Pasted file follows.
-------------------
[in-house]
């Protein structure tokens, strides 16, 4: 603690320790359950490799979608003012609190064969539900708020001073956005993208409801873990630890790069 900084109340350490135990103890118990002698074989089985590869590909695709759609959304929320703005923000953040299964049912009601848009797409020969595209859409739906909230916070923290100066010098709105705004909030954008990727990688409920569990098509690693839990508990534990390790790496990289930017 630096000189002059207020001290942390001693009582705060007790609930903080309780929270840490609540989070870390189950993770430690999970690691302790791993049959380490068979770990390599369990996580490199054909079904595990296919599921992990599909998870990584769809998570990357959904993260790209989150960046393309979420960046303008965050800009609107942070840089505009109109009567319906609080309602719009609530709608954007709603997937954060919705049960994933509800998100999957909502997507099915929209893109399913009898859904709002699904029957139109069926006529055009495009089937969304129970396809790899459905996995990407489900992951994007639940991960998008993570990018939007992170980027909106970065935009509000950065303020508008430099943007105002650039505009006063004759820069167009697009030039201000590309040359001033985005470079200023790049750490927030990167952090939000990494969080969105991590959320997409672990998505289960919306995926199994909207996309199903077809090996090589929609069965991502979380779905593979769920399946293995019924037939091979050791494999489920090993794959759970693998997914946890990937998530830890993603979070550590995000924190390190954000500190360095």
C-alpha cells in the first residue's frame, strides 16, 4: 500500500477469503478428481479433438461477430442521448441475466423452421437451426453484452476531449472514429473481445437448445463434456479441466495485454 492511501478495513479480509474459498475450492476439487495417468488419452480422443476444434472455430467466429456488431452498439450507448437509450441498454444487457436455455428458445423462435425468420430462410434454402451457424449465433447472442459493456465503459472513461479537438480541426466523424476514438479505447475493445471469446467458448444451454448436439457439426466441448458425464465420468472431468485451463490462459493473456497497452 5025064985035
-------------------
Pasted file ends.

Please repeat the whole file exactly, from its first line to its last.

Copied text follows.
[in-house]
């Protein structure tokens, strides 16, 4: 603690320790359950490799979608003012609190064969539900708020001073956005993208409801873990630890790069 900084109340350490135990103890118990002698074989089985590869590909695709759609959304929320703005923000953040299964049912009601848009797409020969595209859409739906909230916070923290100066010098709105705004909030954008990727990688409920569990098509690693839990508990534990390790790496990289930017 630096000189002059207020001290942390001693009582705060007790609930903080309780929270840490609540989070870390189950993770430690999970690691302790791993049959380490068979770990390599369990996580490199054909079904595990296919599921992990599909998870990584769809998570990357959904993260790209989150960046393309979420960046303008965050800009609107942070840089505009109109009567319906609080309602719009609530709608954007709603997937954060919705049960994933509800998100999957909502997507099915929209893109399913009898859904709002699904029957139109069926006529055009495009089937969304129970396809790899459905996995990407489900992951994007639940991960998008993570990018939007992170980027909106970065935009509000950065303020508008430099943007105002650039505009006063004759820069167009697009030039201000590309040359001033985005470079200023790049750490927030990167952090939000990494969080969105991590959320997409672990998505289960919306995926199994909207996309199903077809090996090589929609069965991502979380779905593979769920399946293995019924037939091979050791494999489920090993794959759970693998997914946890990937998530830890993603979070550590995000924190390190954000500190360095």
C-alpha cells in the first residue's frame, strides 16, 4: 500500500477469503478428481479433438461477430442521448441475466423452421437451426453484452476531449472514429473481445437448445463434456479441466495485454 492511501478495513479480509474459498475450492476439487495417468488419452480422443476444434472455430467466429456488431452498439450507448437509450441498454444487457436455455428458445423462435425468420430462410434454402451457424449465433447472442459493456465503459472513461479537438480541426466523424476514438479505447475493445471469446467458448444451454448436439457439426466441448458425464465420468472431468485451463490462459493473456497497452 5025064985035